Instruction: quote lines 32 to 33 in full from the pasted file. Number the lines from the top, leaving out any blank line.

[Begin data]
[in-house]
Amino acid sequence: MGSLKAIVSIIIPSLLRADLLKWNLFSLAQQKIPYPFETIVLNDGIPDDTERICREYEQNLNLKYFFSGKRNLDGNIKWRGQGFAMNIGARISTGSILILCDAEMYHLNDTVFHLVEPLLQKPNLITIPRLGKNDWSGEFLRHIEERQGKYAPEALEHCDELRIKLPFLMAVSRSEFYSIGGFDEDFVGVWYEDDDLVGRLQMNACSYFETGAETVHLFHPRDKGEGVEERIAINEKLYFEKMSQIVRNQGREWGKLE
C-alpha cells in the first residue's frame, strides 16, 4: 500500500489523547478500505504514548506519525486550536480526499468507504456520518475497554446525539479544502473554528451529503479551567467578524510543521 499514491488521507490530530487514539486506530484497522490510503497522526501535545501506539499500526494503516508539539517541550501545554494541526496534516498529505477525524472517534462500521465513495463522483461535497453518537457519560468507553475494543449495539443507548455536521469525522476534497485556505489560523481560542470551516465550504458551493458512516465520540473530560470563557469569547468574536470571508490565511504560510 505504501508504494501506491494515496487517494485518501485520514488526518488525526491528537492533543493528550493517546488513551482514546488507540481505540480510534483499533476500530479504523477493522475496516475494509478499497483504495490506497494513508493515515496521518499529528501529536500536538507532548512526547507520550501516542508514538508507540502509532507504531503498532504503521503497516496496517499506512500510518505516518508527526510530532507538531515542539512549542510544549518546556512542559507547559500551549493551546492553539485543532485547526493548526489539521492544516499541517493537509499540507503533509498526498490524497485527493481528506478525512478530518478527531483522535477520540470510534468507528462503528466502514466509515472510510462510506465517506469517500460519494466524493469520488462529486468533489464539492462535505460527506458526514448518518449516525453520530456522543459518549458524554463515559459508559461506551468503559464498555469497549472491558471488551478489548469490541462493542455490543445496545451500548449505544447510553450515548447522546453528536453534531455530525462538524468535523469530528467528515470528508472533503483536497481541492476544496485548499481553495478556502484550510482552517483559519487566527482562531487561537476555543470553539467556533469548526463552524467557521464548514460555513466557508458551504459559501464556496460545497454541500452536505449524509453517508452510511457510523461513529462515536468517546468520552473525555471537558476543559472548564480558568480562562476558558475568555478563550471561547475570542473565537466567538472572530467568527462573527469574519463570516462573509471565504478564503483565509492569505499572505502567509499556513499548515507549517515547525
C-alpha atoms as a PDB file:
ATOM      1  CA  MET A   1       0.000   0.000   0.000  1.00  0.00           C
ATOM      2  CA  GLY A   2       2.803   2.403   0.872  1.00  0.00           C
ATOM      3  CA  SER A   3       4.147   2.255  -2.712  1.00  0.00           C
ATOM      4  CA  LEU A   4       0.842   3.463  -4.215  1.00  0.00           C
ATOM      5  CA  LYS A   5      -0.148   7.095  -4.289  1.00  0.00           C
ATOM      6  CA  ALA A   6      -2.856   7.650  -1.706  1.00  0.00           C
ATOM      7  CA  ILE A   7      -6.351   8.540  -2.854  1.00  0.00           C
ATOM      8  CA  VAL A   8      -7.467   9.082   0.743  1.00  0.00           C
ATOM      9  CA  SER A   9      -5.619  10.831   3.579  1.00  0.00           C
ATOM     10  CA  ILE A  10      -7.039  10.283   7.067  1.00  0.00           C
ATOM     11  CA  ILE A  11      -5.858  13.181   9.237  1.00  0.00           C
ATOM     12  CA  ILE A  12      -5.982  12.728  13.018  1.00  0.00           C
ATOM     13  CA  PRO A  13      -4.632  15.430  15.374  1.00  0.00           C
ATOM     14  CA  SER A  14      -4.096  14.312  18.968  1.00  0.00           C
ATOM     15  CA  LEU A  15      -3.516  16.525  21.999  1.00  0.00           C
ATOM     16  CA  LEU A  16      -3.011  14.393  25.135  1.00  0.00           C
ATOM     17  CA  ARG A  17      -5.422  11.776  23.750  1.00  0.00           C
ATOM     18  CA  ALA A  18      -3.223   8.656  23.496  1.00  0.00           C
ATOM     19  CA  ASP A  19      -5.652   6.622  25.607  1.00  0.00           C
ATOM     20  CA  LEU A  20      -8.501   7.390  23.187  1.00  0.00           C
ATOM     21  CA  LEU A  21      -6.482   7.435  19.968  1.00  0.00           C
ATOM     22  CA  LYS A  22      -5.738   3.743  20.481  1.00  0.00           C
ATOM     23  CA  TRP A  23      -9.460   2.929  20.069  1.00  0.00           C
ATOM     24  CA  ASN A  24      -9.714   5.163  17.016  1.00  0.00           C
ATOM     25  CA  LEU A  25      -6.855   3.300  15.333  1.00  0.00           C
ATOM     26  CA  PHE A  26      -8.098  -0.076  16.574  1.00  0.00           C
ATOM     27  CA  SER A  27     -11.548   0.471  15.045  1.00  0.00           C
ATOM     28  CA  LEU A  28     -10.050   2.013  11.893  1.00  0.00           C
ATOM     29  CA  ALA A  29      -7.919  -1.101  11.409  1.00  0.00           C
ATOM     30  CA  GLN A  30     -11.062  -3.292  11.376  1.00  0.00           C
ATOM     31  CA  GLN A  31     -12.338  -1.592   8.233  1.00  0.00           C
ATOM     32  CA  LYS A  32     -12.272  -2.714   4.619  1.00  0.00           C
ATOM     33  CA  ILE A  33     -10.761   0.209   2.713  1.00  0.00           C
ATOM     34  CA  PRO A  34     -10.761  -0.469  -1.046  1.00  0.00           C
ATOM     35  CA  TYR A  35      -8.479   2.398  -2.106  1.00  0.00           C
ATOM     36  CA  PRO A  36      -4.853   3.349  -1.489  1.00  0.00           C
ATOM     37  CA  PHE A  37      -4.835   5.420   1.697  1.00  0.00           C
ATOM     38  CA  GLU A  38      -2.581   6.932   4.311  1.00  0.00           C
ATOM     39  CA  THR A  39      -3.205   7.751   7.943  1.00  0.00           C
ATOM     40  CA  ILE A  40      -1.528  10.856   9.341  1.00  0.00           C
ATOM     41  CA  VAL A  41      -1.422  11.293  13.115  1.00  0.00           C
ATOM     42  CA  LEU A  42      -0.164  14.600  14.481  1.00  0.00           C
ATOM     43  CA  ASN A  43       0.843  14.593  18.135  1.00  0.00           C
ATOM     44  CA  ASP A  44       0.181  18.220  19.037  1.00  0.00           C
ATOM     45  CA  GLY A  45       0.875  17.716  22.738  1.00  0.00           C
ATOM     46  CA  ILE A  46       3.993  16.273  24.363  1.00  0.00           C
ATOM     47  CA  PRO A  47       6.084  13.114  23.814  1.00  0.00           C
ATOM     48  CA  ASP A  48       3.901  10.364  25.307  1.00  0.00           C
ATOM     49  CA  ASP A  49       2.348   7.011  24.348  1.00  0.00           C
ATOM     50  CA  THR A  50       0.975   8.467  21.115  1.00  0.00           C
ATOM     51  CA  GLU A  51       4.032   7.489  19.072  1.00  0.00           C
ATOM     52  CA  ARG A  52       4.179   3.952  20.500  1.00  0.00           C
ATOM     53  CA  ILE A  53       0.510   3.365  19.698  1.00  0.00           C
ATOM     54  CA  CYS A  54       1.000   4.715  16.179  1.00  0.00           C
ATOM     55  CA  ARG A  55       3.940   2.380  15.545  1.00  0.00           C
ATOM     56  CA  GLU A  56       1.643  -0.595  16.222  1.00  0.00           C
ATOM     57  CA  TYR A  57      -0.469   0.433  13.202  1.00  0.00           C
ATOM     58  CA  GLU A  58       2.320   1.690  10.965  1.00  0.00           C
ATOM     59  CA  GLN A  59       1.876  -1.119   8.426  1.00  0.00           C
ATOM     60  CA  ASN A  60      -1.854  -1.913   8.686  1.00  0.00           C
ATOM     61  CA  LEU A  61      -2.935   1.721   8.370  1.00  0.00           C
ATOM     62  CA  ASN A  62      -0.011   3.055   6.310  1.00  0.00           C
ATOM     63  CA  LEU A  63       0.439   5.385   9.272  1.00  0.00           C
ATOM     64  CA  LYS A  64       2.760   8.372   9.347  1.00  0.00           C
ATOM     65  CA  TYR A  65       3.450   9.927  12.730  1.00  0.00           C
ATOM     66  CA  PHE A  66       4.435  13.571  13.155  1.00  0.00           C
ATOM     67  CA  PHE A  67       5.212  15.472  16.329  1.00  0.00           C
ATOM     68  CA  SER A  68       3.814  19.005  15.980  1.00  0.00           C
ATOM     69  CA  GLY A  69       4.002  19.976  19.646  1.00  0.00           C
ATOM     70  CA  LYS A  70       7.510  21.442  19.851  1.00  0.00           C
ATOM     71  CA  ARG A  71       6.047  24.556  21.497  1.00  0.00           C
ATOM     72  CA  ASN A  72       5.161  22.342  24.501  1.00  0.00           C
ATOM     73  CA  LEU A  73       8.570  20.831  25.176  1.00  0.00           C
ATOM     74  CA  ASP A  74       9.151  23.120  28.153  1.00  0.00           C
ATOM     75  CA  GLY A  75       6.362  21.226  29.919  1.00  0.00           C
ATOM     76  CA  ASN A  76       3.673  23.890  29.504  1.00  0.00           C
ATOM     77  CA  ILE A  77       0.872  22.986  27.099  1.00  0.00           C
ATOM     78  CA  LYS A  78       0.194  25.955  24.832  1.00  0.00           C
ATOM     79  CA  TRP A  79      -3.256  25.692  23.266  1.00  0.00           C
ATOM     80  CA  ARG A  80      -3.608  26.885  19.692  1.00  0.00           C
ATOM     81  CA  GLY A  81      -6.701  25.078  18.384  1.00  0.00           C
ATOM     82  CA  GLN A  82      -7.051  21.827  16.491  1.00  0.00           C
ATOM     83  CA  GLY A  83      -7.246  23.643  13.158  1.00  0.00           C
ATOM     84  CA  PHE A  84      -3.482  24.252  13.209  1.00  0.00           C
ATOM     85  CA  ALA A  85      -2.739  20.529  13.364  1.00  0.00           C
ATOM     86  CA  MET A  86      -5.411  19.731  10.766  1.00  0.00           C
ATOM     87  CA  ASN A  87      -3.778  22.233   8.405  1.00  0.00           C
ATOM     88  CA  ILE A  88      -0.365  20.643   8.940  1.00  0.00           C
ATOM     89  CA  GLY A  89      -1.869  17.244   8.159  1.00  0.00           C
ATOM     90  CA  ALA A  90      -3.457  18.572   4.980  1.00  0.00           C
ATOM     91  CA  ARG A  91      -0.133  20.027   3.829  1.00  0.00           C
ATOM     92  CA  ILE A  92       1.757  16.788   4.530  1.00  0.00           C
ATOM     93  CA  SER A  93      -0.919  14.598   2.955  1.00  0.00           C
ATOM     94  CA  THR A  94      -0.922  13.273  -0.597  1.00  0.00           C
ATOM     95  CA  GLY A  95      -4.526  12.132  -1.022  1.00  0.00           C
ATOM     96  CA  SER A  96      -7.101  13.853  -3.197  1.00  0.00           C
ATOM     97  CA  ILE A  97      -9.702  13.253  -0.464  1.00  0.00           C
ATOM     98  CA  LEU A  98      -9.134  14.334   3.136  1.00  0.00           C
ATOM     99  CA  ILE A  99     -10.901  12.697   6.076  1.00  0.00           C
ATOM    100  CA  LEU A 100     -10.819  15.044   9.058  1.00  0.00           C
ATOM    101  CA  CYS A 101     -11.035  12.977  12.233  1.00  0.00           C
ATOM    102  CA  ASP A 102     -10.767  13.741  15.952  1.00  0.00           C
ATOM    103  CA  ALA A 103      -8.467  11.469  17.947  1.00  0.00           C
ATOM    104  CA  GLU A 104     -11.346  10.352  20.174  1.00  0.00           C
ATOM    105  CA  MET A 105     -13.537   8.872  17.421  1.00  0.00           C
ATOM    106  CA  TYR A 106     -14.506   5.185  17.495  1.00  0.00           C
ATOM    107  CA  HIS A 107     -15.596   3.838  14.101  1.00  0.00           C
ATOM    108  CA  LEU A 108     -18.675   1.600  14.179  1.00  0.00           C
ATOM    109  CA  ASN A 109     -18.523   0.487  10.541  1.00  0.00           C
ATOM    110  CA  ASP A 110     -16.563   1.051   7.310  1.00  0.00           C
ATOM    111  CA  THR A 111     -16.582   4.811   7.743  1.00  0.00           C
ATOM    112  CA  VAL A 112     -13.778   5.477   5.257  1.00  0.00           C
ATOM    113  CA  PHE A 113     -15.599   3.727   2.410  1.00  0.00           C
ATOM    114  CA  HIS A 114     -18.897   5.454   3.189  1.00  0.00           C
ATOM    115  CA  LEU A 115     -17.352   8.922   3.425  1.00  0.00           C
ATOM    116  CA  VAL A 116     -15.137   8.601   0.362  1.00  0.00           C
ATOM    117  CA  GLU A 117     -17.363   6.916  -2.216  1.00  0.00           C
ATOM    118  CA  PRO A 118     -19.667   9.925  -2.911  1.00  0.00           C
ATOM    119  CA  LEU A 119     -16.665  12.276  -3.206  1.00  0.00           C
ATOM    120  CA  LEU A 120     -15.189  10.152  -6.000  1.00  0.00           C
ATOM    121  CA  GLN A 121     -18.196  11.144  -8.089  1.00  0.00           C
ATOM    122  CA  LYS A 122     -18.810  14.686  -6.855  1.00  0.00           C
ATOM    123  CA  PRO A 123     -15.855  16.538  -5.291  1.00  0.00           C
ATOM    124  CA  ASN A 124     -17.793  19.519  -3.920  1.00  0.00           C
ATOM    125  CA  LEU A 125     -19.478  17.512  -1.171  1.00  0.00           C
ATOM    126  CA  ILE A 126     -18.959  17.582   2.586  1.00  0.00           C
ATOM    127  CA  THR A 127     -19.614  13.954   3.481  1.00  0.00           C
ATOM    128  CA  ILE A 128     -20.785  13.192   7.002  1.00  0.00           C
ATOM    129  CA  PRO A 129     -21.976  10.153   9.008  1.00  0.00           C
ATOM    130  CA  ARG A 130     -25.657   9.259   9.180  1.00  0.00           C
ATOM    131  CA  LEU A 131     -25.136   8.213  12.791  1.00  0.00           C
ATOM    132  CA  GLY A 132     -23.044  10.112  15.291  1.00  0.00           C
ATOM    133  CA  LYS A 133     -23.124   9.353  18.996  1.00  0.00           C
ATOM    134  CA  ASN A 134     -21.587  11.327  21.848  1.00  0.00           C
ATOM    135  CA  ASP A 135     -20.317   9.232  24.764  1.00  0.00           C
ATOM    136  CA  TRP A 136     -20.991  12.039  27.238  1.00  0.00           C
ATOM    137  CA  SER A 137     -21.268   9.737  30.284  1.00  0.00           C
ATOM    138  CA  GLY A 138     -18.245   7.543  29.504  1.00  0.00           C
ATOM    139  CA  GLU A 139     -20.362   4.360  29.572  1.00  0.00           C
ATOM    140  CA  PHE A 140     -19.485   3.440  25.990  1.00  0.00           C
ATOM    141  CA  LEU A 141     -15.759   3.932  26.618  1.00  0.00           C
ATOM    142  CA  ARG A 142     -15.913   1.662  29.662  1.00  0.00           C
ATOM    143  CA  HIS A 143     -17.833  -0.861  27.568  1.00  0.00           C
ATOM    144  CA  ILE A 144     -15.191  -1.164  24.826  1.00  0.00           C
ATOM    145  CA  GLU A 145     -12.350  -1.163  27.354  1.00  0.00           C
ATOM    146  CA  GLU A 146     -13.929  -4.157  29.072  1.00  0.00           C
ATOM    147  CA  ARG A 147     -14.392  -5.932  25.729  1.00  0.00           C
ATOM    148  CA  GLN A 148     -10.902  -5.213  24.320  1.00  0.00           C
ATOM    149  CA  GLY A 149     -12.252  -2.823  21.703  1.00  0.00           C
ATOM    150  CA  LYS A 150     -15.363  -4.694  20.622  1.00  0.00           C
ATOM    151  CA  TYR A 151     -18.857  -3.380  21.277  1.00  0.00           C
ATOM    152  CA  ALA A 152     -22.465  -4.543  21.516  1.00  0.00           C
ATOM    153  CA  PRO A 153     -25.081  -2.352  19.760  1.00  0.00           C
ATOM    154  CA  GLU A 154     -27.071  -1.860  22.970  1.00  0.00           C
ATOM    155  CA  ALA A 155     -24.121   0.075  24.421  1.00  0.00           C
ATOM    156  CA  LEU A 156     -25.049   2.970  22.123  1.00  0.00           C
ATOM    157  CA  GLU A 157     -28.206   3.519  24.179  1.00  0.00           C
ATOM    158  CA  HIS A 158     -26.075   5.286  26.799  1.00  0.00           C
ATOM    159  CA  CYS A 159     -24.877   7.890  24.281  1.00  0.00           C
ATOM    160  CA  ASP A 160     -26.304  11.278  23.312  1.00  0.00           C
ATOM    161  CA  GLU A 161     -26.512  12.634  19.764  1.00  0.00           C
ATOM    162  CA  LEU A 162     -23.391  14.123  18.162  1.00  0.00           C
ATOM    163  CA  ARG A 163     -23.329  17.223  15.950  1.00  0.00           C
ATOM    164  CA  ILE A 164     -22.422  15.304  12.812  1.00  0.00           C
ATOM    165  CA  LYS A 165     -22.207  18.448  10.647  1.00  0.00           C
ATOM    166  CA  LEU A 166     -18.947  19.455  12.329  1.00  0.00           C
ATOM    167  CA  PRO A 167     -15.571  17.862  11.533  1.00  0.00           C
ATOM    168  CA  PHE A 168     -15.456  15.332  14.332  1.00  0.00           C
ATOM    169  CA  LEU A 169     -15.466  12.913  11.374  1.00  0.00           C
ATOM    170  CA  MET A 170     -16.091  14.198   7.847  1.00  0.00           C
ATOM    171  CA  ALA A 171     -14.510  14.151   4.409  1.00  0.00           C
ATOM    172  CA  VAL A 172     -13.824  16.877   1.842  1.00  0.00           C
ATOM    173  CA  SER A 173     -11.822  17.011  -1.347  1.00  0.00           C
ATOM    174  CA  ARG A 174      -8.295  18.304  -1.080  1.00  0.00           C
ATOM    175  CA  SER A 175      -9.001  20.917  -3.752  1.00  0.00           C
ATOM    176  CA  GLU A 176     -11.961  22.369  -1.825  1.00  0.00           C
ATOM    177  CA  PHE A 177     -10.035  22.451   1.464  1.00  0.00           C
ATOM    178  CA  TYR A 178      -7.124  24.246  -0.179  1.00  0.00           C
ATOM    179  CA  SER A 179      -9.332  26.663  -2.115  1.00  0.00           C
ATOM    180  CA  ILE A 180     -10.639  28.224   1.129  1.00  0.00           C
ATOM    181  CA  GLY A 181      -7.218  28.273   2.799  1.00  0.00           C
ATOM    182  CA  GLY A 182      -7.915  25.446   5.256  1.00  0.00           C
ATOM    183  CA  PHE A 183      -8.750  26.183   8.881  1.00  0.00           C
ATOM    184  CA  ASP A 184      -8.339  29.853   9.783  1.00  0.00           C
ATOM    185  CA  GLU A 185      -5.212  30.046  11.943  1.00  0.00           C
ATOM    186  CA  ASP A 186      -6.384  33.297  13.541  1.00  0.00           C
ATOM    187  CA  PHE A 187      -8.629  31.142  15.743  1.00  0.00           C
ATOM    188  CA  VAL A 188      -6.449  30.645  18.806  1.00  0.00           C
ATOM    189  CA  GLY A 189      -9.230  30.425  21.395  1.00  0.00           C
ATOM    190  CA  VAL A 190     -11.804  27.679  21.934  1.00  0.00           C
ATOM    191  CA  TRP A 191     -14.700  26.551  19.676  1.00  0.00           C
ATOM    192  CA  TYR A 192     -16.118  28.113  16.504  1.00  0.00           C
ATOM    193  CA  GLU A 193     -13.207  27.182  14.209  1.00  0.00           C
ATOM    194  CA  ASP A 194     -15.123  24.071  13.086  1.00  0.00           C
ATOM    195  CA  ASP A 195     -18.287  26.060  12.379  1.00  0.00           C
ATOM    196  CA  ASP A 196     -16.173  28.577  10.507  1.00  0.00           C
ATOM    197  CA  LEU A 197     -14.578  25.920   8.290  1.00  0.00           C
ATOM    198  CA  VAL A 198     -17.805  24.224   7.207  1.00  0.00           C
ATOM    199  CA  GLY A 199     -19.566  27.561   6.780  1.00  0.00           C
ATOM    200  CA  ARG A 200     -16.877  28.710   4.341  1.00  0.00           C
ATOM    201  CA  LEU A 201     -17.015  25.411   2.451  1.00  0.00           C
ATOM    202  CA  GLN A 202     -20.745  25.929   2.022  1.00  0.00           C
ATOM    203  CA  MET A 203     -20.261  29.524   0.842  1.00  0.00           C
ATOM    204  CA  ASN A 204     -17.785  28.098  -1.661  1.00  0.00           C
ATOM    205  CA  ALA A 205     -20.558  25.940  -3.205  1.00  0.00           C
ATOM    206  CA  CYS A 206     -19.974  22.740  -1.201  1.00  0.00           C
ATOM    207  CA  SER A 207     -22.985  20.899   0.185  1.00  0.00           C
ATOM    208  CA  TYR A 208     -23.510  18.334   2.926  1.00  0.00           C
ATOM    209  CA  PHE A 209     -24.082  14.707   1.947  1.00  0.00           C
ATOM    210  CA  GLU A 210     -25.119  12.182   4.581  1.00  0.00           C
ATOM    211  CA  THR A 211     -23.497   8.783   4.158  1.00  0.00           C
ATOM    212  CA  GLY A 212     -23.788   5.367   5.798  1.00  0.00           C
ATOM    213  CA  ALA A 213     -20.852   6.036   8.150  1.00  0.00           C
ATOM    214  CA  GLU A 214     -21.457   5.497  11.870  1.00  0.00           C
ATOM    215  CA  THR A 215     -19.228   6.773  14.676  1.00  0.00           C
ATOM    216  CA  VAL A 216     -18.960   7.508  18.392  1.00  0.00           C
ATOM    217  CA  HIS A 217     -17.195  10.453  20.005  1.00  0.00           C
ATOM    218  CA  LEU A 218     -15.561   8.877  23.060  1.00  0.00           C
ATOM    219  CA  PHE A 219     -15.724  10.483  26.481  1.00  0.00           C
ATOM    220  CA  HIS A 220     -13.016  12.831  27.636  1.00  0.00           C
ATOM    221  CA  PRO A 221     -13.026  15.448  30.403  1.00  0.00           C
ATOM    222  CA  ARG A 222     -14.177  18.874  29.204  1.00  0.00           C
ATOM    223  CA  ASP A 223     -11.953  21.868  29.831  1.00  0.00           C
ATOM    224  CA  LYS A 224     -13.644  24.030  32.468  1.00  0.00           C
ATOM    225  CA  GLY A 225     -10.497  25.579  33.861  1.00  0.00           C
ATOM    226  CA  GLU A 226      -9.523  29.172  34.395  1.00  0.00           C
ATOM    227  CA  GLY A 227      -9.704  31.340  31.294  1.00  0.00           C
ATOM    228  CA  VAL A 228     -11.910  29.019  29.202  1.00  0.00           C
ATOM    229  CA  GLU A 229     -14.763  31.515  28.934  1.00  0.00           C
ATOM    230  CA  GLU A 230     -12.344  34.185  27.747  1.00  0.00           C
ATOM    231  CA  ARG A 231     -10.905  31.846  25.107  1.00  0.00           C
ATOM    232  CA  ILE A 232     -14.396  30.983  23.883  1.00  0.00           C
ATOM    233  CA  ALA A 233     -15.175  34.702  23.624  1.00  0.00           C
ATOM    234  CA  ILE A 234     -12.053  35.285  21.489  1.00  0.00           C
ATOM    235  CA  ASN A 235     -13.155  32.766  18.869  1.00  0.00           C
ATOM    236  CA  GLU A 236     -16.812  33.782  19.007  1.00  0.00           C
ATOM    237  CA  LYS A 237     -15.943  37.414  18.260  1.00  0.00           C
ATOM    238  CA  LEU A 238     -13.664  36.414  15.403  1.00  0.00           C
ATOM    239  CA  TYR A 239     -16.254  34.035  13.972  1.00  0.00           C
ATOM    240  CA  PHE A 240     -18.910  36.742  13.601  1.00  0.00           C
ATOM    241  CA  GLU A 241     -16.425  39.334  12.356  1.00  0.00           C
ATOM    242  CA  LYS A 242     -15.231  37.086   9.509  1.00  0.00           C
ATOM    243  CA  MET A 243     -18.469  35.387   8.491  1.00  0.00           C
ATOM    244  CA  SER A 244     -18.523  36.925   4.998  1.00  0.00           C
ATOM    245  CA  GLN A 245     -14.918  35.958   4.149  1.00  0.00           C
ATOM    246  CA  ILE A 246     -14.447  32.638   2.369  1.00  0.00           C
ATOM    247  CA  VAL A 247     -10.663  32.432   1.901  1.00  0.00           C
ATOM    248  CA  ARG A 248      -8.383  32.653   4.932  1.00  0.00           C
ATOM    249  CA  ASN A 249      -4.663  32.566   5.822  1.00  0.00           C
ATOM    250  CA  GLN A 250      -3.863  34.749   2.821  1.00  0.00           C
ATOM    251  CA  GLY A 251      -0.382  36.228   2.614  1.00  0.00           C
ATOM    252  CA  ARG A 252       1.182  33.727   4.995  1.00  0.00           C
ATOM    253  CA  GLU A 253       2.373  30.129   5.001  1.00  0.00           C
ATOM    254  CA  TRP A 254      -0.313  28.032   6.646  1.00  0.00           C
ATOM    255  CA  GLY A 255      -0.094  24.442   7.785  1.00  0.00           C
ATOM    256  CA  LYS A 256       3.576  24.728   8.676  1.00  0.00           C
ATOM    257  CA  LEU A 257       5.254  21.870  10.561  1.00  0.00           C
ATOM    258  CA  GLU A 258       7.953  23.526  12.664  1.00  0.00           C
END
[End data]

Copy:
ATOM     28  CA  LEU A  28     -10.050   2.013  11.893  1.00  0.00           C
ATOM     29  CA  ALA A  29      -7.919  -1.101  11.409  1.00  0.00           C